Is Canadian health care as great as we like to think?
For many Canadians, our universal health care system is a source of national pride. But the head of a government-funded health care improvement organization says Canada’s system barely ranks above that of the U.S. and lags far behind systems in Europe, where taxpayers get more care for their money.
Maureen O’Neil is the president of the Canadian Foundation for Health Improvement, a not-for-profit organization funded by Health Canada to evaluate ways to improve our country’s health system.
She notes that experts weighing in on a global “health care tournament” voted to eliminate Canada in the first round. The tournament rankings, published in The New York Times, found that, while the U.S. health system is “a bit of a mess,” expensive and non-universal, that country excels in medical technology innovation, has few delays, and good outcomes for patients.
Canada, on the other hand, was found to have profound “access problems,” so that nearly one in five Canadian patients wait four months or more for elective surgery.
Sharing her take on CTV”s Your Morning, O’Neil is not sure she can agree that the U.S. health system is better than the Canadian system.
“We actually aren’t inferior to the Americans,” she said Friday. “In fact, if you look at all the comparisons that get made – by the Commonwealth Fund, by the OECD – Canada always does almost as badly as the U.S., but usually one or two (rankings) up.”
For example, a recent report by the Canadian Institute for Health Information (CIHI) using survey results compiled by the Commonwealth Fund found that Canadians experienced some of the longest delays to see specialists.
O’Neil agrees with the New York Times’ assessment that Canadians wait far too long to see specialists. But she says the other reason countries in Europe typically outperform Canada is because their systems are more integrated, offering many kinds of health services for free.
The NYT tournament noted that Canada and Britain, for example, both spend slightly more than 10 per cent of their GDP on health care, but the British system is able to offer more health care services to its citizens. Brits don’t need to buy supplementary health insurance the way many Canadians do if they don’t have health coverage at work.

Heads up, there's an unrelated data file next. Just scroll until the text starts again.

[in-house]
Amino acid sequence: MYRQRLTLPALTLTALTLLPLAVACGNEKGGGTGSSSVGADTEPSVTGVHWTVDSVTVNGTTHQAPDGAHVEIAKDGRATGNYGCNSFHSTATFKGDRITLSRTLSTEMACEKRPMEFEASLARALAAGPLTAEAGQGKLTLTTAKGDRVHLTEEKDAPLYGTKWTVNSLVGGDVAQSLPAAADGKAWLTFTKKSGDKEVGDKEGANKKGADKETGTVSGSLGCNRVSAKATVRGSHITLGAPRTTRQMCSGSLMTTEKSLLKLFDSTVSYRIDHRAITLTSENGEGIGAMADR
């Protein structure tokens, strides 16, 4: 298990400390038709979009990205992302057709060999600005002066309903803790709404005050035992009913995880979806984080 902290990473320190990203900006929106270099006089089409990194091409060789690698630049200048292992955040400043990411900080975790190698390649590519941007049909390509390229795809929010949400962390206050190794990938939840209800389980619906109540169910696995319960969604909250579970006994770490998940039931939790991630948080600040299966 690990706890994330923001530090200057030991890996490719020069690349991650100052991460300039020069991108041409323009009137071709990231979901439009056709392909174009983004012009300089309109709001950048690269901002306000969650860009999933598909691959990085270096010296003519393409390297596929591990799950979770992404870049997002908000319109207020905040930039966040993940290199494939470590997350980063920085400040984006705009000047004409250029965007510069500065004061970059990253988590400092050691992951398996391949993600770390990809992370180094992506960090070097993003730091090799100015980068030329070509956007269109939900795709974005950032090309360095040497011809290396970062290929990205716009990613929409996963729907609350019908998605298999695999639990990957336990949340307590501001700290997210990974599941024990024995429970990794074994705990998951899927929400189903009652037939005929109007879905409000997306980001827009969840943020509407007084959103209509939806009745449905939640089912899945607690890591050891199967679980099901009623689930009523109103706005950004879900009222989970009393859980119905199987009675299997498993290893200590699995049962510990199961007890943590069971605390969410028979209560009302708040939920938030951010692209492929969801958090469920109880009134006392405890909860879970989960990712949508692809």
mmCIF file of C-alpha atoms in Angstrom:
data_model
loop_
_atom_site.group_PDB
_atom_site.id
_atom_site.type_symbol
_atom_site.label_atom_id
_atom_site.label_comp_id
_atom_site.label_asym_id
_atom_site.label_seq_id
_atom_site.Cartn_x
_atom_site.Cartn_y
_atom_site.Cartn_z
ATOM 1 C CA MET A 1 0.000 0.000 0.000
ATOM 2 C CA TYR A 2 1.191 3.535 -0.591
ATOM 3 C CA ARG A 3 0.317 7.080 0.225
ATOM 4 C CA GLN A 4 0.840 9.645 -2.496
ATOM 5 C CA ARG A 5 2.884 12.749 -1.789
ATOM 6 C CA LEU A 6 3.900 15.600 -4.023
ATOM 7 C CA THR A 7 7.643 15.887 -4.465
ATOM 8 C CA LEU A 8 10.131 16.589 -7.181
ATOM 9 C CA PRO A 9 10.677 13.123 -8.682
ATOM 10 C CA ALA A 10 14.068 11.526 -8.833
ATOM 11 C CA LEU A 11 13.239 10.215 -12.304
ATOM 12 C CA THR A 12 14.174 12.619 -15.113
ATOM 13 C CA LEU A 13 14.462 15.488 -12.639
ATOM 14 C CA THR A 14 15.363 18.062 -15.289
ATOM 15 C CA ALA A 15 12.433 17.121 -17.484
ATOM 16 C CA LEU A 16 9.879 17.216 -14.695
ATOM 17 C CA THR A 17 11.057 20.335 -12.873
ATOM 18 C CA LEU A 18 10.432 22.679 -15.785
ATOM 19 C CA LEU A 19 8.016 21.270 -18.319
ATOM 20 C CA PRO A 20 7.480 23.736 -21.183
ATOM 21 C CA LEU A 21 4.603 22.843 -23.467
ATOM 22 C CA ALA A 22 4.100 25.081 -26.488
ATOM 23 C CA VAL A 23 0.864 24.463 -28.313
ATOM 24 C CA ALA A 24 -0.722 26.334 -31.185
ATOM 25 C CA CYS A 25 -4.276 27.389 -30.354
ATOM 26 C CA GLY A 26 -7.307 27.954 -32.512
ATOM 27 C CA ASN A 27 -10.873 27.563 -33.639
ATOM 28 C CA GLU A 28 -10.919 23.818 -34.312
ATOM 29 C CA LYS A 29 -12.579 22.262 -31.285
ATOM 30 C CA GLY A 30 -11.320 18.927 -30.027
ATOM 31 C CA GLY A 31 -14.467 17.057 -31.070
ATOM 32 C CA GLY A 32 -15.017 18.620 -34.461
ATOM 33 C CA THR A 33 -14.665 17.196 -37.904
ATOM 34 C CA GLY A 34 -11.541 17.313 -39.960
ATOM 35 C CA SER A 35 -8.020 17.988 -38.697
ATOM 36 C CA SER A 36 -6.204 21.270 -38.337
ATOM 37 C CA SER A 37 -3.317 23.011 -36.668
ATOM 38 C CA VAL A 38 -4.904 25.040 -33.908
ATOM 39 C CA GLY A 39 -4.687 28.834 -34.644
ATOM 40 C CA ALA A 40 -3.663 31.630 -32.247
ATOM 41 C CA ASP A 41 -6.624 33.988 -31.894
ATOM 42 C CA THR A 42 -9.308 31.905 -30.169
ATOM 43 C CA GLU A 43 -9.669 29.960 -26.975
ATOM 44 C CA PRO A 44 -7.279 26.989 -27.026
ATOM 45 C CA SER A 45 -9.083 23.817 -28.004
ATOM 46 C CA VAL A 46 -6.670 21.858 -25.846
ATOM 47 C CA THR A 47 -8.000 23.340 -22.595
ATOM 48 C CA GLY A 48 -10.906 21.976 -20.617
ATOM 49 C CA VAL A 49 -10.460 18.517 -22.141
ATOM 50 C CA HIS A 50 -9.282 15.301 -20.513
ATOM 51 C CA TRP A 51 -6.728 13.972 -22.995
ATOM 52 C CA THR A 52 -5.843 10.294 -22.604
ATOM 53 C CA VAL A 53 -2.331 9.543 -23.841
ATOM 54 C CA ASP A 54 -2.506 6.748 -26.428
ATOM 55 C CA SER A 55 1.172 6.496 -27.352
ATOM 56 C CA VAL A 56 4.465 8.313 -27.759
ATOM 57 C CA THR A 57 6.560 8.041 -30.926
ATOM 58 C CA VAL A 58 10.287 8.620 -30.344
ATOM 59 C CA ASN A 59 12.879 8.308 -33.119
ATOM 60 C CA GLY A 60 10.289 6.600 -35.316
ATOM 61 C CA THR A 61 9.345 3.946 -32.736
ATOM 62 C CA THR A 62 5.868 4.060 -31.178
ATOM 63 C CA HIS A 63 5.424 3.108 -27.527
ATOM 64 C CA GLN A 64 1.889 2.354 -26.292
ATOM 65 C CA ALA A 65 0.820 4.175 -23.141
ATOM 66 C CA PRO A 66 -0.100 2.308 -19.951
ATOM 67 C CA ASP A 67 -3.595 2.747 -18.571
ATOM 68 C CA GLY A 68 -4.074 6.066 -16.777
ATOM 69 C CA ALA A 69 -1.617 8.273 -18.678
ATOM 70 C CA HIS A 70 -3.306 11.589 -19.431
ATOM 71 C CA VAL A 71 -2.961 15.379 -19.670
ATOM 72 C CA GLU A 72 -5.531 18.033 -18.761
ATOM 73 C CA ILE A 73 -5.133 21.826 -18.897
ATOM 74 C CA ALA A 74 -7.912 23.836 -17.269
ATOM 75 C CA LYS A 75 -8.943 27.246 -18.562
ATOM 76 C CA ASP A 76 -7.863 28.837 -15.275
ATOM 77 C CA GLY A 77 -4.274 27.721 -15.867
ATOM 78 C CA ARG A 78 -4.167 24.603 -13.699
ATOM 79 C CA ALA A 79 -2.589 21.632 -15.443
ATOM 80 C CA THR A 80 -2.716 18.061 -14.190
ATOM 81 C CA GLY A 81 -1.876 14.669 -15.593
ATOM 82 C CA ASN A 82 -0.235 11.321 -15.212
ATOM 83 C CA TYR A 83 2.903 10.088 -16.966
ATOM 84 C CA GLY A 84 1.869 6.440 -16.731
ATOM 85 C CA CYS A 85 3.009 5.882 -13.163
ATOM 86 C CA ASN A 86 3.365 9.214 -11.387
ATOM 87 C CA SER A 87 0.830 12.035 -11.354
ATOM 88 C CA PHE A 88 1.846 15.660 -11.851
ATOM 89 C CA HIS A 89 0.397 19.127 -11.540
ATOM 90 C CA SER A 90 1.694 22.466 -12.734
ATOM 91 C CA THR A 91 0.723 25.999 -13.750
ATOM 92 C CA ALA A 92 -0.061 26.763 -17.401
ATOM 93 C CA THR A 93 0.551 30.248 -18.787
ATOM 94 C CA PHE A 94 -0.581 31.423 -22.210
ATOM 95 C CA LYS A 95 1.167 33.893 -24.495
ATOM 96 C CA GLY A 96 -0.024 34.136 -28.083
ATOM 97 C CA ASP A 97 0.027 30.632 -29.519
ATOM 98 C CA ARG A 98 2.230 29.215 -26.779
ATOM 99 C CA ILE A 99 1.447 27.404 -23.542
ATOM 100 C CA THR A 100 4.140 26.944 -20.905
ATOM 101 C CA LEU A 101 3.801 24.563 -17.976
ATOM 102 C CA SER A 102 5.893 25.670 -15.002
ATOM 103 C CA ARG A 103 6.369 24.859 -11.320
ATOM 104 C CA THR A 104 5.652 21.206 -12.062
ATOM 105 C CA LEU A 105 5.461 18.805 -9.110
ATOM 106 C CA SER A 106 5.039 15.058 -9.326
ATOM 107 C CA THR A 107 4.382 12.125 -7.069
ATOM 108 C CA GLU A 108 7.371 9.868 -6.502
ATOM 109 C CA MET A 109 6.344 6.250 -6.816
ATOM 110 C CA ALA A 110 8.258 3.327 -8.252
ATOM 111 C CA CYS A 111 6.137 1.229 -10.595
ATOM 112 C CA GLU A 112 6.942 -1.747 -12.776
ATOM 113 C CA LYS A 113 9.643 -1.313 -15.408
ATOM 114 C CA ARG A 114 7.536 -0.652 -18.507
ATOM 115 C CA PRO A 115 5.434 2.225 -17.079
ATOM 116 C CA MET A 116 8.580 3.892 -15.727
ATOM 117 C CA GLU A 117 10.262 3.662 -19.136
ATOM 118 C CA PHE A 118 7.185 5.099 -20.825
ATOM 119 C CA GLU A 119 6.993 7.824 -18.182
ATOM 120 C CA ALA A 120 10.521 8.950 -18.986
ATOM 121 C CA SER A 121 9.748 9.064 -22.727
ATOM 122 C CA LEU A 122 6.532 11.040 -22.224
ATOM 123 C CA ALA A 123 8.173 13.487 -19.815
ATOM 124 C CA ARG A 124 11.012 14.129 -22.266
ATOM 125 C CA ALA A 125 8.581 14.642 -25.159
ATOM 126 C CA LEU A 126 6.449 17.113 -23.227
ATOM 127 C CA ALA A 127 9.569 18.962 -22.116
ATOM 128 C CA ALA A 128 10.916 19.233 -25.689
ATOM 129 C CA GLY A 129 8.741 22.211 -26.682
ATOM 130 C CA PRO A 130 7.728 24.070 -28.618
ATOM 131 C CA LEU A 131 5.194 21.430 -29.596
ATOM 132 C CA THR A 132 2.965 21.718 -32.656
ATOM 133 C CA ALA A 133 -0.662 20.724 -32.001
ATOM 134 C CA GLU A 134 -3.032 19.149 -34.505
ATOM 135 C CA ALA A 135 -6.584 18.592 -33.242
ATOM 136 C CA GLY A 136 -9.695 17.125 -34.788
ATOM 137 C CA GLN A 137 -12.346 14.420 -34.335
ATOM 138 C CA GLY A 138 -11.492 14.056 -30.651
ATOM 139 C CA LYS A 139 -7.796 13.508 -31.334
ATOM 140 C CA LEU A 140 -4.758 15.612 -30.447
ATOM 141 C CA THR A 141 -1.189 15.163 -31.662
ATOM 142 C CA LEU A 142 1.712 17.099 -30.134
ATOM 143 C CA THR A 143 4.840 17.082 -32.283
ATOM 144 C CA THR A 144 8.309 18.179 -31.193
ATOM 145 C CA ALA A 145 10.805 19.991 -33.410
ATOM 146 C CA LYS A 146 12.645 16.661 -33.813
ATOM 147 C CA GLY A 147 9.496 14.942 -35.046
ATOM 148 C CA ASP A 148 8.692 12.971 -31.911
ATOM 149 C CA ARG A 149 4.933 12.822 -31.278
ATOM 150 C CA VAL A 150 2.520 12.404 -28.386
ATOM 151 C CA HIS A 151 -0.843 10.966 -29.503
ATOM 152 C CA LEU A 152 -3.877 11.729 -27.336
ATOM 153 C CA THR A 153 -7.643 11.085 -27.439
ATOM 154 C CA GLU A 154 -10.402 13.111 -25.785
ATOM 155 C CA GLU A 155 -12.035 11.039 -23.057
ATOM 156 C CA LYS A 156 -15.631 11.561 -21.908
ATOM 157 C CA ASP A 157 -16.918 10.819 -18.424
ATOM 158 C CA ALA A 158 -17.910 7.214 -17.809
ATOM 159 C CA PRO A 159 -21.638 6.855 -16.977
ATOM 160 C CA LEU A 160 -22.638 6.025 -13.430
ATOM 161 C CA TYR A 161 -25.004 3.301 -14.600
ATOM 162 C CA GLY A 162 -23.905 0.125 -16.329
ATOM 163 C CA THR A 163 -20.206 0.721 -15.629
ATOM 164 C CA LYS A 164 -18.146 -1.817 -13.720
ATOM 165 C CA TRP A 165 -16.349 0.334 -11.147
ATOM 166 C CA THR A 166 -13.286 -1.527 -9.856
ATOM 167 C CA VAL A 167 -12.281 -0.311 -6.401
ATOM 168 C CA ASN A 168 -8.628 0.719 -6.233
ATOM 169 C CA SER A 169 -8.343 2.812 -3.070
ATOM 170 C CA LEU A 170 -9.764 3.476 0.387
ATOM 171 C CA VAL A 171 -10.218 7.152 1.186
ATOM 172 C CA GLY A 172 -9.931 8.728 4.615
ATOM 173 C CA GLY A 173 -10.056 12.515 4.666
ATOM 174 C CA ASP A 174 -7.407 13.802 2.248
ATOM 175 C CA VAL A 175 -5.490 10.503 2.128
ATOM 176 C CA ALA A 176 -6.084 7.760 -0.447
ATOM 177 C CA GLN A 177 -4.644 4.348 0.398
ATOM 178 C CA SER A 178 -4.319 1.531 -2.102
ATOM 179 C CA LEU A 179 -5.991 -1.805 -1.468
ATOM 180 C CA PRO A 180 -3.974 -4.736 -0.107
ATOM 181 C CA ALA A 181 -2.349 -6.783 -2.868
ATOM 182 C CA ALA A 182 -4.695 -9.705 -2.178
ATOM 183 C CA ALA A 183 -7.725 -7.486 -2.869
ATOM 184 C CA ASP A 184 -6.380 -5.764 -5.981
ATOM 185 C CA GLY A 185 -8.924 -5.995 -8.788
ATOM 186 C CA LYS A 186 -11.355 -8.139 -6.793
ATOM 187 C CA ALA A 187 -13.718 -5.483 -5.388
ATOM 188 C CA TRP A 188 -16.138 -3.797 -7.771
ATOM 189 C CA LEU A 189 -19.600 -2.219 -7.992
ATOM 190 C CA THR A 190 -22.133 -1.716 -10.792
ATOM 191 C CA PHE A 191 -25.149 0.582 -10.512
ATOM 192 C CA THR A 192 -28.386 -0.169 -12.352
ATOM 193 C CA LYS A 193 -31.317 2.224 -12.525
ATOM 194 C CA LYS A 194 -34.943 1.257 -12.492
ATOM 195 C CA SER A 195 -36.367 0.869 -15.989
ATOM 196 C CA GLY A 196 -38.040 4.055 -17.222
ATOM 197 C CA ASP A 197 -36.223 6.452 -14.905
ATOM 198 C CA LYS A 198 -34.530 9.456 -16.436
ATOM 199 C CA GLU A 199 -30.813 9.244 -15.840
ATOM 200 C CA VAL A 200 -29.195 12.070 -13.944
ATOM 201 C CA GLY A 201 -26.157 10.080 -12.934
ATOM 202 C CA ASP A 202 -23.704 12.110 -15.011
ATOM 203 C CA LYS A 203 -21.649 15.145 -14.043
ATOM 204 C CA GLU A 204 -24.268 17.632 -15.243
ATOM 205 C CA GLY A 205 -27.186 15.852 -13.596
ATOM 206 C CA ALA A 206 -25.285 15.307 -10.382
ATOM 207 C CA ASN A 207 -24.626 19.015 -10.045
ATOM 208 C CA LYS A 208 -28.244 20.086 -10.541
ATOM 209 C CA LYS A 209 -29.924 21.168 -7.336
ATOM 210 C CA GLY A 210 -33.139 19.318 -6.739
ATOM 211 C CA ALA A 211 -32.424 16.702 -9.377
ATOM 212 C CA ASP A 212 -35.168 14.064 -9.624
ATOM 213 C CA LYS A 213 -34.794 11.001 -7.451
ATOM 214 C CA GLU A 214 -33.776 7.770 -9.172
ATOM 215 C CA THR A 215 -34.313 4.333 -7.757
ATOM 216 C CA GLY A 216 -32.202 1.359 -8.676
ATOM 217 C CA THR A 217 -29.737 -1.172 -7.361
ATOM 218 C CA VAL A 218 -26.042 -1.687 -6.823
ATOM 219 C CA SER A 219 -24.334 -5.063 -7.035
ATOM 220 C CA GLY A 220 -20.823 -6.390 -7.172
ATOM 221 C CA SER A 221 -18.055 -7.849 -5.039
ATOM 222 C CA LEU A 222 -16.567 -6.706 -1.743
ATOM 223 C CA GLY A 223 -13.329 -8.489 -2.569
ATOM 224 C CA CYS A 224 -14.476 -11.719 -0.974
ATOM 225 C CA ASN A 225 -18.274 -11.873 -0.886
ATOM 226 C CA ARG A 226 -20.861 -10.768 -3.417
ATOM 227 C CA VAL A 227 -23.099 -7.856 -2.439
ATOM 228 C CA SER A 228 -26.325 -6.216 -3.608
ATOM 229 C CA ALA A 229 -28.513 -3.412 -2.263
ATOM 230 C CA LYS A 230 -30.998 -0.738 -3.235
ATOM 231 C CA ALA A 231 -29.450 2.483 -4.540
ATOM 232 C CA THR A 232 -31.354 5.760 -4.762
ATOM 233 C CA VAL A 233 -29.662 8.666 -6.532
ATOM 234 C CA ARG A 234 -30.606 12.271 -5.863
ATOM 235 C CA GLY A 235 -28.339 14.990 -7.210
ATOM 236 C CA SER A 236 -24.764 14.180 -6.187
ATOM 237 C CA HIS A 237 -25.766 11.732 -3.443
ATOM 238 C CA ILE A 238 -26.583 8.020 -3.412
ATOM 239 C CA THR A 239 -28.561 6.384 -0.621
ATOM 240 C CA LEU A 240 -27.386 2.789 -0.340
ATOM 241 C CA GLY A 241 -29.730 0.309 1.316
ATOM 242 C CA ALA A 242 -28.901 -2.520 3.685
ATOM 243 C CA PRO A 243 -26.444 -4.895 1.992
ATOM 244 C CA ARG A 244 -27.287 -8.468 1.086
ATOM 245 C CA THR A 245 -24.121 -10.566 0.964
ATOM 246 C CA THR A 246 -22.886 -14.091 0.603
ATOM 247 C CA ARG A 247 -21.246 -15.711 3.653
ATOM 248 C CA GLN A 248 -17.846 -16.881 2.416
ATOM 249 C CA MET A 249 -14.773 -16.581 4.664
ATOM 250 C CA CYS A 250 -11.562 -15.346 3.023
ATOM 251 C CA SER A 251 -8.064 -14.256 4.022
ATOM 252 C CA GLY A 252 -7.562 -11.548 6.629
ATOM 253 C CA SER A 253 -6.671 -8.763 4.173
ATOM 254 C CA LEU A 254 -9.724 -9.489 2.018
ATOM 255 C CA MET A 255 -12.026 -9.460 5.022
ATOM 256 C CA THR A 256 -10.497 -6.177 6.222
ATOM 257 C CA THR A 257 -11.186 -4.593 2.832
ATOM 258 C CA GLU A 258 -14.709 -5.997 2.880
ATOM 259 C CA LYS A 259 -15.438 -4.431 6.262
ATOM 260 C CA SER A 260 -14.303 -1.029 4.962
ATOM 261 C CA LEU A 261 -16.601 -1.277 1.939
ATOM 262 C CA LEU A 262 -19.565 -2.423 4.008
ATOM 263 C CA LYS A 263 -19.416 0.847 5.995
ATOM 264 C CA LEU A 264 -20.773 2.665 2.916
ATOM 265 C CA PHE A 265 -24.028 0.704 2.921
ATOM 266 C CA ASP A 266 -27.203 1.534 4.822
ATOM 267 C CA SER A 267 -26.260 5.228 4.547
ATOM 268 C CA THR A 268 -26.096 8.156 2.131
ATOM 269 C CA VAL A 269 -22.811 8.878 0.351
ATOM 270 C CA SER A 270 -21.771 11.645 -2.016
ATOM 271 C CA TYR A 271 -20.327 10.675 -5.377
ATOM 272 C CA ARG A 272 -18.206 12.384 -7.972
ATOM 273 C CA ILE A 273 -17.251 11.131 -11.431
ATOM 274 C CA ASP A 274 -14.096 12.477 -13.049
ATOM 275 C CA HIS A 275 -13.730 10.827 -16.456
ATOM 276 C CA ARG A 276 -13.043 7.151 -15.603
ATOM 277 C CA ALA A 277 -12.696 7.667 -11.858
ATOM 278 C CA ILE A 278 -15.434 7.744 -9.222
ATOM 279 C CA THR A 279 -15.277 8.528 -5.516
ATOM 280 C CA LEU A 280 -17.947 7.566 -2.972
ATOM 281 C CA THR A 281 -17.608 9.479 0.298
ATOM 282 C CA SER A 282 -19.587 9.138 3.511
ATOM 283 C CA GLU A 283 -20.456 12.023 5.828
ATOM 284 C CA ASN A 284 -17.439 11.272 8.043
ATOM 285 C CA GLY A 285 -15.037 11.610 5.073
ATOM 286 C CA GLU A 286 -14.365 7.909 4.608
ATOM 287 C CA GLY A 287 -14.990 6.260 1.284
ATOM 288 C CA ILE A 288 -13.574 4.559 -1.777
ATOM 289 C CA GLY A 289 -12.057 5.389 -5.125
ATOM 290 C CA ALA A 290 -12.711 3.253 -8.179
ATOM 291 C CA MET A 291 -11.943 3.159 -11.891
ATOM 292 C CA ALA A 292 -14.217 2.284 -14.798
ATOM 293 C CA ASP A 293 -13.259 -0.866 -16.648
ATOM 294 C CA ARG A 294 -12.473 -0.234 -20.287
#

“We don’t cover dentistry, we don’t cover physiotherapists, we don’t cover psychologists… We don’t have a broad enough range of things that we cover,” O’Neil said.
She says Canada has failed to create an actual, integrated health system; instead, we created a payment system. Our medicare system covers the costs of doctors’ visits and hospital care, but other things like medications and home nurses get left out.
Lots of possible solutions have been proposed over the years, and “just about everything” has been tried somewhere in Canada, O’Neil says.
She suggests one possible solution would be to make better use of home care and house calls, to keep more people out of hospitals and free up beds and resources for the most complicated cases.
“For example, if you’ve got lung disease, you can be helped at home much more effectively than at the hospital,” she said. “That reduces the likelihood of you racing to the hospital, breathless. And if you’re not in the hospital, we’re spending less money on you and can spend more on appropriate care for someone else.”
When it comes to reducing wait times, O’Neil says one solution could be in finding ways of eliminating the need for patients and specialists to meet face-to-face.
“We could have a system with a bank of specialists on call. A GP (family doctor) could call them and get advice within a day,” she said.
A review of a system in B.C. and Yukon called RACE (Rapid Access to Consultative Expertise) found family physicians reported that 85 per cent of the calls made to the hotline avoided face-to-face consultation and emergency department visits.
“So there are solutions out there that can be spread,” she said.